Research institute highlights factors affecting investment in agriculture sector


Factors discouraging commercial farmers from investing in the Zambia’s agriculture sector have been highlighted by the Indaba Agricultural Policy Research Institute (IAPRI).

Among the factors pointed out by the IAPRI Executive Director, Chance Kabaghe, was policy inconsistency such as export bans which led to those who had invested in farming lose out when they were put in place.

Kabaghe noted that policy inconsistency had been a hindrance to attracting investment in the agriculture sector by commercial farmers who took farming as a business.

He said this during a session on Refocussing Zambia’s Growth Model at the launch of the Zambia Country Economic Memorandum by the World Bank on Wednesday.

“The problem that we have in the agriculture sector is really a policy issue. If we change our policies, that becomes positive and we will see many good farmers coming in.

“Our policies over the past 15 or more years have seen good farmers leaving out the production of maize whenever Government goes in, they have withdrawn. From the past three years, we have seen significant drop in productivity,” Kabaghe said.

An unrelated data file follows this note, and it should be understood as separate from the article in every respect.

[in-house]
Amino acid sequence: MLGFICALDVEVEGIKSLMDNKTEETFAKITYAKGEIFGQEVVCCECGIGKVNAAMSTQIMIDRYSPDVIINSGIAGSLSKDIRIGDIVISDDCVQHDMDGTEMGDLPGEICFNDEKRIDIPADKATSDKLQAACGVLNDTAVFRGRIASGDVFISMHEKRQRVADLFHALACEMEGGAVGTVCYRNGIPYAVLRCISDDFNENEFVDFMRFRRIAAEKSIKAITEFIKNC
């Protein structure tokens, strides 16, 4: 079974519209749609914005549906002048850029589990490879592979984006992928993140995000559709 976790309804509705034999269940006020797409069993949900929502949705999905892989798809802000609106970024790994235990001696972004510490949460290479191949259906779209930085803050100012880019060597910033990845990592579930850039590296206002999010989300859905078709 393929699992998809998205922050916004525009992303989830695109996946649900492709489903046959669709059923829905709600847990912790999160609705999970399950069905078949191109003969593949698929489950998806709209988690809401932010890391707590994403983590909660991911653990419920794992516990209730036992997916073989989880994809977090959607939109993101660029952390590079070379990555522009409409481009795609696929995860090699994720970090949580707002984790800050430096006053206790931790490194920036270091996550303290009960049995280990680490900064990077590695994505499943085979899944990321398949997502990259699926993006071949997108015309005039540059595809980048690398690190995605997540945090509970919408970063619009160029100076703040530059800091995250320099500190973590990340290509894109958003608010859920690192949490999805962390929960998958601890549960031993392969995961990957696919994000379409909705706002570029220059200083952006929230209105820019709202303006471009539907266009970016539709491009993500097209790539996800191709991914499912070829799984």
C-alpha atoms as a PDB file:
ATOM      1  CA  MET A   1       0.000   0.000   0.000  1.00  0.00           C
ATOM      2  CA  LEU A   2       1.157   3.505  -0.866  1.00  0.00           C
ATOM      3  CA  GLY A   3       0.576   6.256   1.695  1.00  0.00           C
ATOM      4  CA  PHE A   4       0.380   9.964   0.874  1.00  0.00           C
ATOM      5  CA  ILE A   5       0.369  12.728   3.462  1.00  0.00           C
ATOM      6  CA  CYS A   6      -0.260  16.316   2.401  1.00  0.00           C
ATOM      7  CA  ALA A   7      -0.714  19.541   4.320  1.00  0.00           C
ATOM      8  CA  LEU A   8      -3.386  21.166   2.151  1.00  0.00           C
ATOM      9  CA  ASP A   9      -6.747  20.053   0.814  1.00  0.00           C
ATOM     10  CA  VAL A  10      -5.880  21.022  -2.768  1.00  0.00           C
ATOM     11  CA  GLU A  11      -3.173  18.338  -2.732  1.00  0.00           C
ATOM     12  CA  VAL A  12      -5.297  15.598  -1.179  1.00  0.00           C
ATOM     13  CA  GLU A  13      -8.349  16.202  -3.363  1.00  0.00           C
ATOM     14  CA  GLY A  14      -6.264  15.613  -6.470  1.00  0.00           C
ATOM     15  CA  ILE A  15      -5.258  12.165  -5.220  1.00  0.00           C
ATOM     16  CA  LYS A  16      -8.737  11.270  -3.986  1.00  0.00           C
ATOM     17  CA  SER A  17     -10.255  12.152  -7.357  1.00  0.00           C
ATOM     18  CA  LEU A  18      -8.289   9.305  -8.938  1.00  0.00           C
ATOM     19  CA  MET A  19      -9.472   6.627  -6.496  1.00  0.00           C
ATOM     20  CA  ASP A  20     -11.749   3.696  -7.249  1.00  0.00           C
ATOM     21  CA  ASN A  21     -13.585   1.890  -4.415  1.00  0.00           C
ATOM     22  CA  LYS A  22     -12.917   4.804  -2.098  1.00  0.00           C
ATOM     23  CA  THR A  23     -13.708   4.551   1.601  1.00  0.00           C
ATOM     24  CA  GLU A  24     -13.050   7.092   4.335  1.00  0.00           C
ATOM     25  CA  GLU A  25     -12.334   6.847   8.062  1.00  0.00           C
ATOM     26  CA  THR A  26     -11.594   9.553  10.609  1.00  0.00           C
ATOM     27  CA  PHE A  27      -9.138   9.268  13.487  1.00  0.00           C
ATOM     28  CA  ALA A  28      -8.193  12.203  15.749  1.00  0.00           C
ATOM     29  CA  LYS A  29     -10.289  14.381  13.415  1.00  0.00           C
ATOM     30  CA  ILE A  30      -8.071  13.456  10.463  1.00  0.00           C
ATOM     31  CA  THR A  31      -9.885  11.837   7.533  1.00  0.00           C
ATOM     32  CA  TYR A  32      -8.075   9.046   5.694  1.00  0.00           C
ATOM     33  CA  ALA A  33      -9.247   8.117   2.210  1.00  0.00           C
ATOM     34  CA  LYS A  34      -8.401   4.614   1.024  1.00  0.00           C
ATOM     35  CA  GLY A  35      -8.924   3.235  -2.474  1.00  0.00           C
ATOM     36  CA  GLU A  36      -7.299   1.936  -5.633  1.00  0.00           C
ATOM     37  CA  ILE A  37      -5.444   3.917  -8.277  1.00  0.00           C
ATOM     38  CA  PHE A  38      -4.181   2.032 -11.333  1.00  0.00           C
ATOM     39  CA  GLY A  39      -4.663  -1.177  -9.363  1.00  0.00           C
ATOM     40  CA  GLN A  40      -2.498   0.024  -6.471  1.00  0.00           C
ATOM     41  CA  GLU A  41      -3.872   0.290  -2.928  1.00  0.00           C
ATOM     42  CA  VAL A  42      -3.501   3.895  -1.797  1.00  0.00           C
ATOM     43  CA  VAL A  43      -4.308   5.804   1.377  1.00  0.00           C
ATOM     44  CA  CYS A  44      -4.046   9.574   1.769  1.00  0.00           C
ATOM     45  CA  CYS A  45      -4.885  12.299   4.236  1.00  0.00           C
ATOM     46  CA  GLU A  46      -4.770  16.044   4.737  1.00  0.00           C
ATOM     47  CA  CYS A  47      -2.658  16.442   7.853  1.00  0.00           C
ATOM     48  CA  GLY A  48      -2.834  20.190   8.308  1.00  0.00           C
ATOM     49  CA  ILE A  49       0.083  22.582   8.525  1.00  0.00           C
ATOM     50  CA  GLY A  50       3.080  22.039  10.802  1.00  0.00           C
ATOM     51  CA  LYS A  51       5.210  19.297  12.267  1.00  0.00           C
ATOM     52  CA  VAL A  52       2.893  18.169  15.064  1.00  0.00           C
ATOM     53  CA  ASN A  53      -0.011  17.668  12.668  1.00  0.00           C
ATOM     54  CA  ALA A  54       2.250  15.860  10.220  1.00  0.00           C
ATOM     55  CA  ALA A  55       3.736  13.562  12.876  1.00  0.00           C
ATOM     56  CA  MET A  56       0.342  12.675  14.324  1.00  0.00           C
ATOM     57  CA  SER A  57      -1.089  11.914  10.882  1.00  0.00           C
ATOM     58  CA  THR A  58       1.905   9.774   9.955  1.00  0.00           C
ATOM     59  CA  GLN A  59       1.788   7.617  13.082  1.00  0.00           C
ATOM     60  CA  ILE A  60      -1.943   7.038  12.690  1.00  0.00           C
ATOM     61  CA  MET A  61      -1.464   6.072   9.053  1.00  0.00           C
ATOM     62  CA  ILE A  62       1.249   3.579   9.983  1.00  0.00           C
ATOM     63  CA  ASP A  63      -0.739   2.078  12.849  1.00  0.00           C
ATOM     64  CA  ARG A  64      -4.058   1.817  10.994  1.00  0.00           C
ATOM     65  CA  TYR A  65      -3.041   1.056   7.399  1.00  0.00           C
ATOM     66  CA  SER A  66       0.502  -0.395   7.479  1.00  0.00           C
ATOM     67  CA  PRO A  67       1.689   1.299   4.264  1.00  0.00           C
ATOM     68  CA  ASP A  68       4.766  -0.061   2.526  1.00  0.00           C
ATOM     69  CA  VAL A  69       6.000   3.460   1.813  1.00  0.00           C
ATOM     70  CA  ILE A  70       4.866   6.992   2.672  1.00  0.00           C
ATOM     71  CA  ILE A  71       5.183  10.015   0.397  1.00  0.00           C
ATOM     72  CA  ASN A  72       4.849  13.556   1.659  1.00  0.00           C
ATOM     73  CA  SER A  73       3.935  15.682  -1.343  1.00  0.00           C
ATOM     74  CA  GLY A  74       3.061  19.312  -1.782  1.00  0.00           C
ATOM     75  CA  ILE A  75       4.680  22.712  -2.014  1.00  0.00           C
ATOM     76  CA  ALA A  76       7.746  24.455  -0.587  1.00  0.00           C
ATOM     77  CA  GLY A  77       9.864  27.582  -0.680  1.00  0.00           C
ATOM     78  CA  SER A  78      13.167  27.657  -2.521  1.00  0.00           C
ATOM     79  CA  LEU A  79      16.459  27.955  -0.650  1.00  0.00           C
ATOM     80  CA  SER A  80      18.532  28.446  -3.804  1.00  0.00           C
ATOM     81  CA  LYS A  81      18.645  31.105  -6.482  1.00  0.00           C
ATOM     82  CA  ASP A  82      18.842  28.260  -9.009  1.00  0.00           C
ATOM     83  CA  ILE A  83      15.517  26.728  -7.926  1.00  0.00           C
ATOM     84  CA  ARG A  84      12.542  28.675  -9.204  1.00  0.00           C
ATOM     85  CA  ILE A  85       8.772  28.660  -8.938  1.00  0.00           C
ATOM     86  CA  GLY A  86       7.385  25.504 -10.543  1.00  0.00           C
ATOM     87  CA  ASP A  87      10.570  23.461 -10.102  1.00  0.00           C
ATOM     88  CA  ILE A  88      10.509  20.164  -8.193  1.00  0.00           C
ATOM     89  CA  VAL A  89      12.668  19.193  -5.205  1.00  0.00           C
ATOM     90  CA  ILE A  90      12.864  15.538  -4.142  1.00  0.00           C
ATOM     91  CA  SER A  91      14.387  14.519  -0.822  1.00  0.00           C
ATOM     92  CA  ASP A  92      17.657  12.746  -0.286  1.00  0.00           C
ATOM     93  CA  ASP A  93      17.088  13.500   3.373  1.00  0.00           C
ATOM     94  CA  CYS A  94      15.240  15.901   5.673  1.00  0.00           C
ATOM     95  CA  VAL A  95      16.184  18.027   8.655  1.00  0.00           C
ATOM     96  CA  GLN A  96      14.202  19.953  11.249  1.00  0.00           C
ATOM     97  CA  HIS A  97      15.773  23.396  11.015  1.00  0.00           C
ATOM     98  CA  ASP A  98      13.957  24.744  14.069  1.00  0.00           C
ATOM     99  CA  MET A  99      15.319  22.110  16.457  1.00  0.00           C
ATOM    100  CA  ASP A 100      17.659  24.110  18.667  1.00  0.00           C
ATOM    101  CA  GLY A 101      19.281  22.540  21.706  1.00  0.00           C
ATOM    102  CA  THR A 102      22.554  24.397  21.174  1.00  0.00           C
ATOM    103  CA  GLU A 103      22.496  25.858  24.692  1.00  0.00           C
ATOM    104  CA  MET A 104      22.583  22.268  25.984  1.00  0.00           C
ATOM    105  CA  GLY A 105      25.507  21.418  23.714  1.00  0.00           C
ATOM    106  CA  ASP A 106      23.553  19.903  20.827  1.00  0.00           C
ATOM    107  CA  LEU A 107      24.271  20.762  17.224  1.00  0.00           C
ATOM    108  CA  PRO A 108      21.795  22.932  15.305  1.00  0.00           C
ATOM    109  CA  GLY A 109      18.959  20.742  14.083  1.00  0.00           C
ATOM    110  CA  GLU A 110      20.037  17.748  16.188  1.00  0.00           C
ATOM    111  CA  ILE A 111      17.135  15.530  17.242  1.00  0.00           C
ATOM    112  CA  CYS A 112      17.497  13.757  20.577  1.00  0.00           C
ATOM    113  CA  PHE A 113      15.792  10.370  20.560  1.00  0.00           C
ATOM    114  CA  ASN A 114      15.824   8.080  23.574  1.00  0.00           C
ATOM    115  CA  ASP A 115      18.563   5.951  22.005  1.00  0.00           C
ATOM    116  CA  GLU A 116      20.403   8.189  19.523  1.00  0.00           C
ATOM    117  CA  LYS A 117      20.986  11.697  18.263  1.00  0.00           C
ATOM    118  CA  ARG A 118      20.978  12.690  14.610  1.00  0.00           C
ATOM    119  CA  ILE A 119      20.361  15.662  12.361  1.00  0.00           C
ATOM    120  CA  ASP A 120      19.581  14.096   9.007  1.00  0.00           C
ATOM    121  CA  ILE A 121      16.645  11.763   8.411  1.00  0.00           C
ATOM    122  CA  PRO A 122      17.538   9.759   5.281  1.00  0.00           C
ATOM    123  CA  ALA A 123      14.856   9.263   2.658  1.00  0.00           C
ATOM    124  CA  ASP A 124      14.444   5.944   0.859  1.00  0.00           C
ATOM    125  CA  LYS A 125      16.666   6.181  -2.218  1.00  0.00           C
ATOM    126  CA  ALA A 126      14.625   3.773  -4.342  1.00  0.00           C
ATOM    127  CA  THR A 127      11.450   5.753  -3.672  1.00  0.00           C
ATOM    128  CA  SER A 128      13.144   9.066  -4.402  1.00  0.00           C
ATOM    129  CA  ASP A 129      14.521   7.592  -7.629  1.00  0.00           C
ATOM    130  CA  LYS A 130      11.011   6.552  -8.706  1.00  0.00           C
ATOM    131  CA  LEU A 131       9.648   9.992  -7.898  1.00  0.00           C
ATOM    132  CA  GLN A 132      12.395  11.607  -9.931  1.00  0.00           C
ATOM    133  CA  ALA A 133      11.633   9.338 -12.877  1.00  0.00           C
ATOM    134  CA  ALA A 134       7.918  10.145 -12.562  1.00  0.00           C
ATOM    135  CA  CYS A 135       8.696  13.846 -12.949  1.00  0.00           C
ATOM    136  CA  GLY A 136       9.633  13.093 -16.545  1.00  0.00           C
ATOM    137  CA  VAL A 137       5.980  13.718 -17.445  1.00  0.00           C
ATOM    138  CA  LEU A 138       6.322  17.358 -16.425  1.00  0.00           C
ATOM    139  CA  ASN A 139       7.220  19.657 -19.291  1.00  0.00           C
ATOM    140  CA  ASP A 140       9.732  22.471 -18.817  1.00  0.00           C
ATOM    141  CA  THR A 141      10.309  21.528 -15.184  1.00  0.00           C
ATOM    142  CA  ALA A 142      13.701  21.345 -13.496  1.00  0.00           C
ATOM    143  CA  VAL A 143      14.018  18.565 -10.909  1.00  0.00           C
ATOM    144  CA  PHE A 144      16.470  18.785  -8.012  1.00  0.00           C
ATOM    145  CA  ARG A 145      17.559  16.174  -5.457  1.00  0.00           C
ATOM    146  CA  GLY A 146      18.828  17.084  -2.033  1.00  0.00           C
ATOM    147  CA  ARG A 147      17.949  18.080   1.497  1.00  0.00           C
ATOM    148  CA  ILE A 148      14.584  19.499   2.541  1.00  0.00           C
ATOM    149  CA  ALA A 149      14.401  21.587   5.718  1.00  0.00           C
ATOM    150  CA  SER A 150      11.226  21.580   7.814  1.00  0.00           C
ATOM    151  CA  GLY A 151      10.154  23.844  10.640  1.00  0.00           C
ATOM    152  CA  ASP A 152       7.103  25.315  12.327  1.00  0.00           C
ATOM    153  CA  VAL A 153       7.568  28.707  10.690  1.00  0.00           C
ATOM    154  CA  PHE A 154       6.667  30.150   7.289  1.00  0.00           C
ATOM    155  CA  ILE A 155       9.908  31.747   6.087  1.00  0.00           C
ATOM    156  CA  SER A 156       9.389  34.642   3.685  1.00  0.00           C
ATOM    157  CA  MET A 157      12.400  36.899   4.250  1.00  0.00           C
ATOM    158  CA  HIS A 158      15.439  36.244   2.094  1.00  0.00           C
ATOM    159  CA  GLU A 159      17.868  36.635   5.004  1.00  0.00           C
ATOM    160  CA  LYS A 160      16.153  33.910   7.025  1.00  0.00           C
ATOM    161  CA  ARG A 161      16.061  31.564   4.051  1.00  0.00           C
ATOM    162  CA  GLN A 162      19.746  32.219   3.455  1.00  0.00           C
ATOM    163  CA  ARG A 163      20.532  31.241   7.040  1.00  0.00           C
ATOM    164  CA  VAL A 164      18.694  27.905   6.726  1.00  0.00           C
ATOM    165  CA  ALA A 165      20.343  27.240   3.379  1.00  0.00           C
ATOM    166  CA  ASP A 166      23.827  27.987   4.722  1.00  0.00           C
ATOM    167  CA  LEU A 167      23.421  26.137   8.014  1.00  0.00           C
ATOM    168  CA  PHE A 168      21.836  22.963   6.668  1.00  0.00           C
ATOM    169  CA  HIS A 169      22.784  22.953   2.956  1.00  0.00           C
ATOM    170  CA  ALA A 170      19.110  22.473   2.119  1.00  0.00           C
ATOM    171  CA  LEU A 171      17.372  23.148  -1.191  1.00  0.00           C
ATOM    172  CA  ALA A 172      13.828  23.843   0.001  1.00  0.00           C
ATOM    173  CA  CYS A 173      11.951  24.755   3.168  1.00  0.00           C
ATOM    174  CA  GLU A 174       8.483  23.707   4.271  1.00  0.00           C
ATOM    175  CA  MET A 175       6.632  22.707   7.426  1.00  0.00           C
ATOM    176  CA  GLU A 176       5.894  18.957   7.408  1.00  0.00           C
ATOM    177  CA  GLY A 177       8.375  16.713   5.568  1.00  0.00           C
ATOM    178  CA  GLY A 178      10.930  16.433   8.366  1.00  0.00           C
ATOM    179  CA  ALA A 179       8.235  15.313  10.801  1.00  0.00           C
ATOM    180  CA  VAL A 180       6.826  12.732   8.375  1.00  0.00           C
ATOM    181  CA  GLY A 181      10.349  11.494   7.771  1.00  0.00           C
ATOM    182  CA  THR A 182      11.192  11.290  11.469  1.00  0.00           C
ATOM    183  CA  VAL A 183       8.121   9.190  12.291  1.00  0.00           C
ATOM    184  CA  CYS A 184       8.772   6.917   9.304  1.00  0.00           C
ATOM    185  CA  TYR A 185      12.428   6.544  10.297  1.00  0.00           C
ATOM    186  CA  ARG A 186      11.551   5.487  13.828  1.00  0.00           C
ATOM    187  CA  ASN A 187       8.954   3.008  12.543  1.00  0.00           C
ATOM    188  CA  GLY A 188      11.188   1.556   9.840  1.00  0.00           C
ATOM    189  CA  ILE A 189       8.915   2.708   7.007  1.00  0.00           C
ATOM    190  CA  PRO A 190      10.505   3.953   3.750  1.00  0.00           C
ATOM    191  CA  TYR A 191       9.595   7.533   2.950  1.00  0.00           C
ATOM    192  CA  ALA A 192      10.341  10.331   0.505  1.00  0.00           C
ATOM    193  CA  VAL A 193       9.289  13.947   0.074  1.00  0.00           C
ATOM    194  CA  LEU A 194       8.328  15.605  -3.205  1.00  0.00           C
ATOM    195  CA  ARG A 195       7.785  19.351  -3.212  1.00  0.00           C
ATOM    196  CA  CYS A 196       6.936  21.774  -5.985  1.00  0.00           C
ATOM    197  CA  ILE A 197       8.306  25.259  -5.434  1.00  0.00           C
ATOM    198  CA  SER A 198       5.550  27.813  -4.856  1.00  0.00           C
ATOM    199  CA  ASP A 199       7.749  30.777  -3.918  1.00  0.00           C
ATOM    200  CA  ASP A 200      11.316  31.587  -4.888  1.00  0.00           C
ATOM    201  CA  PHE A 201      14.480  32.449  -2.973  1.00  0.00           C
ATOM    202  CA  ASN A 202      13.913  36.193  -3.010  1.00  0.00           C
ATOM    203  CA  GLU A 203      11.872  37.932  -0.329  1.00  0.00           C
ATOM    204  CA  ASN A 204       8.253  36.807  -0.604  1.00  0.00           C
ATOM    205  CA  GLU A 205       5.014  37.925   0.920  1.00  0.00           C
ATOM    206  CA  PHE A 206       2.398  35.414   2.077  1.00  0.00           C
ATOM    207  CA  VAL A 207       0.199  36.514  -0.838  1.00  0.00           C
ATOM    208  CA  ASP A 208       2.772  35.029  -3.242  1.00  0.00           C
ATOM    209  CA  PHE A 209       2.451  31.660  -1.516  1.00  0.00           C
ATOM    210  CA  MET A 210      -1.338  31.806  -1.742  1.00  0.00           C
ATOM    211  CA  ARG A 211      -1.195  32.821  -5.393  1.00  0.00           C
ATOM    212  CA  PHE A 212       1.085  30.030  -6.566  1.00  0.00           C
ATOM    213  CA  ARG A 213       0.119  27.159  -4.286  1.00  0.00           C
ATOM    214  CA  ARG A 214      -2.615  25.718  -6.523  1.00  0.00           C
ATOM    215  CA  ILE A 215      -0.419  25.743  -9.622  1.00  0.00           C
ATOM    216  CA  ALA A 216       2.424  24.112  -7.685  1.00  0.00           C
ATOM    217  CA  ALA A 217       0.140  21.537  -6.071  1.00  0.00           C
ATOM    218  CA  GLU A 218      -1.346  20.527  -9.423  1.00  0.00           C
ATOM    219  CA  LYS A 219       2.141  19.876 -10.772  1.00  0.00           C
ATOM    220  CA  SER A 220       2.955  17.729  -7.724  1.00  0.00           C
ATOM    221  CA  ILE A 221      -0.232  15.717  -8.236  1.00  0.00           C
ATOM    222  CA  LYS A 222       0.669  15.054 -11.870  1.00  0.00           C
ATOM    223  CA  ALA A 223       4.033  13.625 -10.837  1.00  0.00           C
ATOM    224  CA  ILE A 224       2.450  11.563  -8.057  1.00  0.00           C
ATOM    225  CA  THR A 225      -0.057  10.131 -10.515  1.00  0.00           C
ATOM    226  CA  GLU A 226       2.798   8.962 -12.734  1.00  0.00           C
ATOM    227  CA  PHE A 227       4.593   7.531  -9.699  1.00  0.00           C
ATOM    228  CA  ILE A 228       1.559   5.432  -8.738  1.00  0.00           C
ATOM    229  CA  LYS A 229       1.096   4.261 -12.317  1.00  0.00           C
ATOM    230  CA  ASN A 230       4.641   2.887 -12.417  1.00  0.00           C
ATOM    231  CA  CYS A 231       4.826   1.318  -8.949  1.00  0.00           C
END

He emphasised that the current agriculture policies were mainly meant to support small-scale farmers who were not taking farming as a business.

Kabaghe explained that, as opposed to commercial farmers, small-scale farmers could not take advantage of new technologies that would increase productivity despite having in place what supported them.

“Let us also look at import and export ban, you can imagine as a farmer you put so much money, you produce so much and then government says you cannot export because there is a ban.

“When the prices get crushed, you lose. So, now we have seen our big commercial farmers demanding that if these policies are put in place, we address that one, I can assure you that Zambia will feed the whole region,” he said.

He also talked about reforming the operation of Food Reserve Agency (FRA) to allow better prices for the commercial farmers.

“Let us also reform the operation of FRA, so that we do not declare that this is the price and therefore everyone should sell at that price,” Kabaghe said.

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